Put simply, when you focus on an object, there’s an area in front of, and behind, the point of focus in which everything will also appear focused rather than blurred. This area is called the depth of field, and its size depends on the aperture’s setting. If the aperture is wide open (signified by low ‘f’ numbers, such as 2.8 or 4), the depth of field is very short. When the aperture is closed down to a pinhole (such as ‘f’ settings of 22 or 32) the depth of field increases.
In reality, though, most of us find depth of field hard to master, which is largely because the aperture is not a simple sharpness or blurring control as is often expected. The distance between the camera and the point of focus, plus the amount of zoom selected, dramatically alters the effects of the aperture. If, for instance, focal distance is less than a metre, and plenty of zoom is used, the difference in depth of field between, say, f2.8 and f32, may only be a few millimetres. In contrast, if the focal point is hundreds of metres away and the lens is fully backed off to a wide angle setting, then the aperture setting will make a huge impact on the amount of the image that’s sharp or blurred.
Using the aperture creatively requires years of experience and practice, but here are a couple of rules anyone can master right away. First, if the focal point is close to the camera, the depth of field will be short but pretty equal behind and in front of the point selected. When there’s more distance between the camera and the focal point, the depth of field becomes longer and ‘moves backwards’, too. Roughly a third of it will remain at the front of the focal point, but the other two thirds will be behind.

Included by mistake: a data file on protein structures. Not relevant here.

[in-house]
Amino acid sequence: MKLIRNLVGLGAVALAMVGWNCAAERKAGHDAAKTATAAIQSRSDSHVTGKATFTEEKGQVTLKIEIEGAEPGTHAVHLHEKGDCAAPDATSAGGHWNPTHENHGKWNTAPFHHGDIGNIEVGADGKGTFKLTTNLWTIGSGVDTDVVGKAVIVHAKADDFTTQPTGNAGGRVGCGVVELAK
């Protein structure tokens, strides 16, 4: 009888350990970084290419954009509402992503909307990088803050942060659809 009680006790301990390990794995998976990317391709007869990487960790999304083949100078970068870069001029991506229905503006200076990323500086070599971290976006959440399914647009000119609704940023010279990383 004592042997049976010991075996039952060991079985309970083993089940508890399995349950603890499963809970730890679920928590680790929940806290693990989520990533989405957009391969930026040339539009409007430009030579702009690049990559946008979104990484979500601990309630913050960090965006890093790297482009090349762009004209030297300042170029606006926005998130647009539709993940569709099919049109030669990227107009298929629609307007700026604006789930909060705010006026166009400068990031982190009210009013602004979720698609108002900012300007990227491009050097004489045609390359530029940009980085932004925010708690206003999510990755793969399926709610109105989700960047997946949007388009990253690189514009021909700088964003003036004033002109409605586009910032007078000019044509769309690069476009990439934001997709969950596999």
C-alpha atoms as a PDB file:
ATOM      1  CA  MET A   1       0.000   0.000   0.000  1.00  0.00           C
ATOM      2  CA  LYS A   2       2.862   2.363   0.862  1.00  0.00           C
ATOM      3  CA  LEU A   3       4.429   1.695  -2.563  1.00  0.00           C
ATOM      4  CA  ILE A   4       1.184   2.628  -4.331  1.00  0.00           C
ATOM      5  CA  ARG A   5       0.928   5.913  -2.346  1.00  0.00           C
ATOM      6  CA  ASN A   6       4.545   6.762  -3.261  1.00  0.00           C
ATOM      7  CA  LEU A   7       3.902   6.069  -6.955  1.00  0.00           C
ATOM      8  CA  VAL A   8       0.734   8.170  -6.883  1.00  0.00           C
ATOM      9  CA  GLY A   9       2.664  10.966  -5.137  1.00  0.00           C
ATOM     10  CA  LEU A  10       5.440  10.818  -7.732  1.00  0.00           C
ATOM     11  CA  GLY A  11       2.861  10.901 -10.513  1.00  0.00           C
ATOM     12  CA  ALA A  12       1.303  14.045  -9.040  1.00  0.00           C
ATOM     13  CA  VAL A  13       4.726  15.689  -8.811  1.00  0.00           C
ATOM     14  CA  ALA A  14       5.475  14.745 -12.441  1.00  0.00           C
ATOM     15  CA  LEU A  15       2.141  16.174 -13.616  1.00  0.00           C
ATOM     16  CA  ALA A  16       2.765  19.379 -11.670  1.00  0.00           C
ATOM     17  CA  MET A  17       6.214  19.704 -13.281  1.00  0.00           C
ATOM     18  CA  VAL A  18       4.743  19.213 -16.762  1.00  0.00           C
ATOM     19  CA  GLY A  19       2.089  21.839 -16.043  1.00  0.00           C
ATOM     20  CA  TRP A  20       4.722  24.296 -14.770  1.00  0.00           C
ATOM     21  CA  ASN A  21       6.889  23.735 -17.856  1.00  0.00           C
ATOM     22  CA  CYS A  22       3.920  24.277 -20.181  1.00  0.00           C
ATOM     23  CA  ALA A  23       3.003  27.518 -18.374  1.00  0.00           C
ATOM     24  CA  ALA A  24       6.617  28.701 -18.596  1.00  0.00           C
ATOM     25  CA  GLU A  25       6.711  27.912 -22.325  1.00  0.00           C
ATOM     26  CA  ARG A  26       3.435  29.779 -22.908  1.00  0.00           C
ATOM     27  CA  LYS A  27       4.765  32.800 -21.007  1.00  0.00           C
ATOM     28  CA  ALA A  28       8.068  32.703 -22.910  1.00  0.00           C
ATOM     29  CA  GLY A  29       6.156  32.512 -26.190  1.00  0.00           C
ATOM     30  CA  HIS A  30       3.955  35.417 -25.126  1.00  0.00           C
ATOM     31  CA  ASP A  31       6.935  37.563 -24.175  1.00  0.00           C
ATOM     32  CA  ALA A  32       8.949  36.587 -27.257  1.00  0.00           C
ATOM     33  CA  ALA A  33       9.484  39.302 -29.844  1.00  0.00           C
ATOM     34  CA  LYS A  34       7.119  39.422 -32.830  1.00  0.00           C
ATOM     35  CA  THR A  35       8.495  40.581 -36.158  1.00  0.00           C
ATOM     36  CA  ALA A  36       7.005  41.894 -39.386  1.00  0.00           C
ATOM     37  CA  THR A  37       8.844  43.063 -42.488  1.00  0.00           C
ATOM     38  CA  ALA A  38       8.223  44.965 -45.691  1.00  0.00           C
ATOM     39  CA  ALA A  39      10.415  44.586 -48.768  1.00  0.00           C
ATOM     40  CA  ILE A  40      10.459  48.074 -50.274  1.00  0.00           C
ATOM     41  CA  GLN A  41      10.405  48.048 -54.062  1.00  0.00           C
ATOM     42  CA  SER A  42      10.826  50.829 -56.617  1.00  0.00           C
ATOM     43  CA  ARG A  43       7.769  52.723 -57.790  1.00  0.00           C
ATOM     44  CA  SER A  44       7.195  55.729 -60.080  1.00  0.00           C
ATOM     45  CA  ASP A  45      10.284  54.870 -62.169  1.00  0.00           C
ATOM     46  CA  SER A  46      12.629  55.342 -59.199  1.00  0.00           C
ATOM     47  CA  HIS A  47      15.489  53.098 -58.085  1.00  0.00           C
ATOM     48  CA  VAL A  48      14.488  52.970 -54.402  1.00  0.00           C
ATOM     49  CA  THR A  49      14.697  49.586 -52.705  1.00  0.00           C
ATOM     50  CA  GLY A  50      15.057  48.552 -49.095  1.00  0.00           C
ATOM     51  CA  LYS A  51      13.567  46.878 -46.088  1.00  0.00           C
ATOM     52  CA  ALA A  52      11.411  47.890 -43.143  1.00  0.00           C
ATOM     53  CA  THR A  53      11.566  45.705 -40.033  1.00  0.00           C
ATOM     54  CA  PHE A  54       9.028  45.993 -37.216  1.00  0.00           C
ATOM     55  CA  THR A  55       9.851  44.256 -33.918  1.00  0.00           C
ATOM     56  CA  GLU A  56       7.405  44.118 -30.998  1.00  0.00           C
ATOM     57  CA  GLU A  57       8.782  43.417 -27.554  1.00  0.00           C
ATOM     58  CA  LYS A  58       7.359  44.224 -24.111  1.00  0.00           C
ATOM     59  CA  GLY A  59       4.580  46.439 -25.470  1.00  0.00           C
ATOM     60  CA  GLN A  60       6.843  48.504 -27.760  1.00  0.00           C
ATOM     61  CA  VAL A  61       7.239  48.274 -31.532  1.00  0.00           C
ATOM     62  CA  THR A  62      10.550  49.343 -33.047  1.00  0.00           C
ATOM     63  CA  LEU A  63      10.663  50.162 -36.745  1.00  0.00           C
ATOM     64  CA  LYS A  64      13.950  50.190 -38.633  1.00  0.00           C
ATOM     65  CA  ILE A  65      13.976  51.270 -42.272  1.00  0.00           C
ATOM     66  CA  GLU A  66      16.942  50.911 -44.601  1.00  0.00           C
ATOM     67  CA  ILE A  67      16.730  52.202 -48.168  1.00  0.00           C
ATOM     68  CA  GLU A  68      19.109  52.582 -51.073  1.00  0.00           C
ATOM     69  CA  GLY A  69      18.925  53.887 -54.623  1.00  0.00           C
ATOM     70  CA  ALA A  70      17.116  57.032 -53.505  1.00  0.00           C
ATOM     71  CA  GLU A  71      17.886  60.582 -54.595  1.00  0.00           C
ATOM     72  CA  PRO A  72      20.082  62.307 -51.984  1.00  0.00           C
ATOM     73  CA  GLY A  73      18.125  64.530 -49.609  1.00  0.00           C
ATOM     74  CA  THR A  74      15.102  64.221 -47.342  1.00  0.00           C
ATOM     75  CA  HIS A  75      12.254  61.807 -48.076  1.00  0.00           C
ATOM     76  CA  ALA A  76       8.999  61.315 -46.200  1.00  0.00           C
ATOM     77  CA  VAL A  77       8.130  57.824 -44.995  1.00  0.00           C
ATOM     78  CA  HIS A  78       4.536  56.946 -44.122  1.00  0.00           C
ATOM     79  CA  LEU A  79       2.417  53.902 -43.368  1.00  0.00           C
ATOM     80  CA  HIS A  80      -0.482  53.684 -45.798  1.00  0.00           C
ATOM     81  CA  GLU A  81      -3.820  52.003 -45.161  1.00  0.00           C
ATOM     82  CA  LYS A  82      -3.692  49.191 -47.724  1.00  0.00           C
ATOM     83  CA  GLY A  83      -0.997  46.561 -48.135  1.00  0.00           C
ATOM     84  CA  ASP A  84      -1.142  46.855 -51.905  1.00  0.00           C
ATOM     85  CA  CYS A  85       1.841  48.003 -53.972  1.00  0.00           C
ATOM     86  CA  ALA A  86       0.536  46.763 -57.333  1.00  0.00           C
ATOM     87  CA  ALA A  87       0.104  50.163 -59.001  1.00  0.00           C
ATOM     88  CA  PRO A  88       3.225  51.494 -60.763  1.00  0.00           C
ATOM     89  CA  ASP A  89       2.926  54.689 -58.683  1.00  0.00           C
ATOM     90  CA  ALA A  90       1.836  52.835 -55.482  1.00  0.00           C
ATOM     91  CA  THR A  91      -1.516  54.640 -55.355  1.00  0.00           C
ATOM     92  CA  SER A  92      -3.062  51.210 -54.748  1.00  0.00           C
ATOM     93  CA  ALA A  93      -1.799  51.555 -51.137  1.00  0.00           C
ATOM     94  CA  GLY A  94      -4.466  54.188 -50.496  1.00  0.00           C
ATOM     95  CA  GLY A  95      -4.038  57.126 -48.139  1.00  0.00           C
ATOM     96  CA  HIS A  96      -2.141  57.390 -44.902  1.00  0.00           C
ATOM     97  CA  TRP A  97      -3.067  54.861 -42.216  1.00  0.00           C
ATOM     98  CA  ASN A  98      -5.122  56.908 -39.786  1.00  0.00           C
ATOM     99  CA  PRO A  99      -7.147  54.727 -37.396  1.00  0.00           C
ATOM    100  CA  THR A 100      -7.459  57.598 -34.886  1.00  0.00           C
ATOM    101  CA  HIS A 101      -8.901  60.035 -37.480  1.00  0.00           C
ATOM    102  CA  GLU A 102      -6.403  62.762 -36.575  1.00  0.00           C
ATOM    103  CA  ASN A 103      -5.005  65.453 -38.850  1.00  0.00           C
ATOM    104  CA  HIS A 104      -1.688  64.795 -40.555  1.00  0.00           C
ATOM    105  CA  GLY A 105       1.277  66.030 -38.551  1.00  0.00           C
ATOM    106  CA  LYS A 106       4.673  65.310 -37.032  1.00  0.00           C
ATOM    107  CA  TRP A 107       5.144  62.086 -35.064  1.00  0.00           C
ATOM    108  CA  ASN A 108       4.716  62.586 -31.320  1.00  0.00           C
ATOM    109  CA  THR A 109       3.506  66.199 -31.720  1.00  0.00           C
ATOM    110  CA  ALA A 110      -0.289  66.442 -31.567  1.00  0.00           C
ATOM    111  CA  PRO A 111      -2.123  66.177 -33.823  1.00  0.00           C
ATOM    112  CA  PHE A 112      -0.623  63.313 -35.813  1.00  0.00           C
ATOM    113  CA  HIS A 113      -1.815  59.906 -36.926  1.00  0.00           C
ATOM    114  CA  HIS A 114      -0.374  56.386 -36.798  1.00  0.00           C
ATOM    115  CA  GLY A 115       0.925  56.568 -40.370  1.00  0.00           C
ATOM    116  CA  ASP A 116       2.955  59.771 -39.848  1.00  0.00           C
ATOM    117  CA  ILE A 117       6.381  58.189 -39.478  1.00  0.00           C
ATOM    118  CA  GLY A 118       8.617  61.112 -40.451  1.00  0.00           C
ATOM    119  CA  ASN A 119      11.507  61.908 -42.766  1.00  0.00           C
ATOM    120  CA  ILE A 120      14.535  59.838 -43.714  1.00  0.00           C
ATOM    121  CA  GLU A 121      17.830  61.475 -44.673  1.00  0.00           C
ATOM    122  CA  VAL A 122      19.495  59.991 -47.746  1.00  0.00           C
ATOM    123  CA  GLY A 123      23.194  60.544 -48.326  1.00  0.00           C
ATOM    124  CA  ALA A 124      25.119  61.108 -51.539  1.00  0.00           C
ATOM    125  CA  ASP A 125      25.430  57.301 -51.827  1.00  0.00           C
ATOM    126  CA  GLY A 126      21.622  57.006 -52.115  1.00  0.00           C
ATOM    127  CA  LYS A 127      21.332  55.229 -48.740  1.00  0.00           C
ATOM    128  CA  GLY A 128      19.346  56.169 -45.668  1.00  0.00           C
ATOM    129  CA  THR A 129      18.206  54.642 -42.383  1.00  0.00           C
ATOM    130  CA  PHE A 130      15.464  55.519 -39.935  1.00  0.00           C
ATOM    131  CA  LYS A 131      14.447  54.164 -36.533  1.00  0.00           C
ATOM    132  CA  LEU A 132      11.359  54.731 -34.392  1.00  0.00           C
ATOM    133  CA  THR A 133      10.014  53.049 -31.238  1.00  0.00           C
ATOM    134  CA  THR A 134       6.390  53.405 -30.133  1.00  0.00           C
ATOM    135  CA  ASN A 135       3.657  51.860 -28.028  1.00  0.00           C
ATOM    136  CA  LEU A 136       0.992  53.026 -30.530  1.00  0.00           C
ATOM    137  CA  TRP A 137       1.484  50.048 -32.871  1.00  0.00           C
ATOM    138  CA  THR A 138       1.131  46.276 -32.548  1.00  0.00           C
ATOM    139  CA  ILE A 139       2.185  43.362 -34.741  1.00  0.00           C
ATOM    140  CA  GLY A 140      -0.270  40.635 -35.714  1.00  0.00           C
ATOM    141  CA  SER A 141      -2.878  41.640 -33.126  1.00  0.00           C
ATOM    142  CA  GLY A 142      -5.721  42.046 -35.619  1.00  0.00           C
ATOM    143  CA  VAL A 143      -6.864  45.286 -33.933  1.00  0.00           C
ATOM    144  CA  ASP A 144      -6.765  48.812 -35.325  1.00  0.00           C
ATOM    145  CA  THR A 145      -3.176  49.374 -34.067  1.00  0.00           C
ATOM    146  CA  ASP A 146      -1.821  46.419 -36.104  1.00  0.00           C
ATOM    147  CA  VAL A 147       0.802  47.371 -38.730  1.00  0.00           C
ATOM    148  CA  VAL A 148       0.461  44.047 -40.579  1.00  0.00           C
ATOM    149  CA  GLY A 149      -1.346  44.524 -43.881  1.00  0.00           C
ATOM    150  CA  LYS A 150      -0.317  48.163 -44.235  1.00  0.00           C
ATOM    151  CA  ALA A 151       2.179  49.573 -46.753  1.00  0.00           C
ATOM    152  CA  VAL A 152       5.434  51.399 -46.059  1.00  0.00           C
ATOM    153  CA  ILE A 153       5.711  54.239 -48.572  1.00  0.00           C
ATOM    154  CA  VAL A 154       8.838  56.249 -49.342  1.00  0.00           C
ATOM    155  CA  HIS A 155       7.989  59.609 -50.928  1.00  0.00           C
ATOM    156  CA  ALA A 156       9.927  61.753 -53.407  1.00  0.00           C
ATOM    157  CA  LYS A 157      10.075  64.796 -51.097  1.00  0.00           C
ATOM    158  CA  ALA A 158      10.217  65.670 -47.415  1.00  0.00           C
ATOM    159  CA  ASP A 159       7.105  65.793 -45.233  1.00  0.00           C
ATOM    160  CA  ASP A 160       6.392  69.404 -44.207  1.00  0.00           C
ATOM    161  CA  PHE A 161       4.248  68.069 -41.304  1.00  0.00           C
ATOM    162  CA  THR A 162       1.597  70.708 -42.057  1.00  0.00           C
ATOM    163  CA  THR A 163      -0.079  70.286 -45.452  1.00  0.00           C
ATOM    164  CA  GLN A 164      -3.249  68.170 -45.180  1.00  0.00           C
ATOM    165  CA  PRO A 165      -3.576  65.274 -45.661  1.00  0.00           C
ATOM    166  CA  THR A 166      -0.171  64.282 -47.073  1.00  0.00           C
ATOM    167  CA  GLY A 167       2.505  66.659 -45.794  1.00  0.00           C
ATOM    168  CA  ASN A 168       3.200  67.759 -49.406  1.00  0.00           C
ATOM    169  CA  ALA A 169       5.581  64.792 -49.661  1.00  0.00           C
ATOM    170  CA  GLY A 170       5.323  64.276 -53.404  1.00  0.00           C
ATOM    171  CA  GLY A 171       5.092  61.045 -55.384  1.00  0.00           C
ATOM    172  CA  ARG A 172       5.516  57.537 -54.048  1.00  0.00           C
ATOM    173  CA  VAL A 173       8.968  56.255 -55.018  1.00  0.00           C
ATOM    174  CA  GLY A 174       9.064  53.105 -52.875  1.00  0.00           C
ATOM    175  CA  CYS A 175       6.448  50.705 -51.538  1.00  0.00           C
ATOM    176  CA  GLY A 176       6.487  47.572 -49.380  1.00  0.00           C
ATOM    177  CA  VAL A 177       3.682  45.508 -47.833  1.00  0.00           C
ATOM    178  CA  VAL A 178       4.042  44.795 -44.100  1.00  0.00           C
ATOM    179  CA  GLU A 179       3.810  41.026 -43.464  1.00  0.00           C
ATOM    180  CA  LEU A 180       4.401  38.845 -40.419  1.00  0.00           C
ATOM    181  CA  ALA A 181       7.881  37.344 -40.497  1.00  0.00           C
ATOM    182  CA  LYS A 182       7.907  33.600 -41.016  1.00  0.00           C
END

If you spot on your screen that a near or distant object you want to appear sharp has just fallen out of focus, rule two becomes handy. Moving the f number on two full settings will double the length of the depth of field. Be careful, though, as most cameras these days divide aperture sizes into halves or thirds, meaning you may have to move the f number on four or six settings, respectively.
Snap or masterpiece?
Most of the time we take pictures to capture the moment and preserve memories, but sometimes sights appear that are perfect for more serious photography attempts.
If capturing a beautiful scene, with the intention of producing a large print or canvas when you get home, ensure that the camera’s ISO setting is 400 or lower.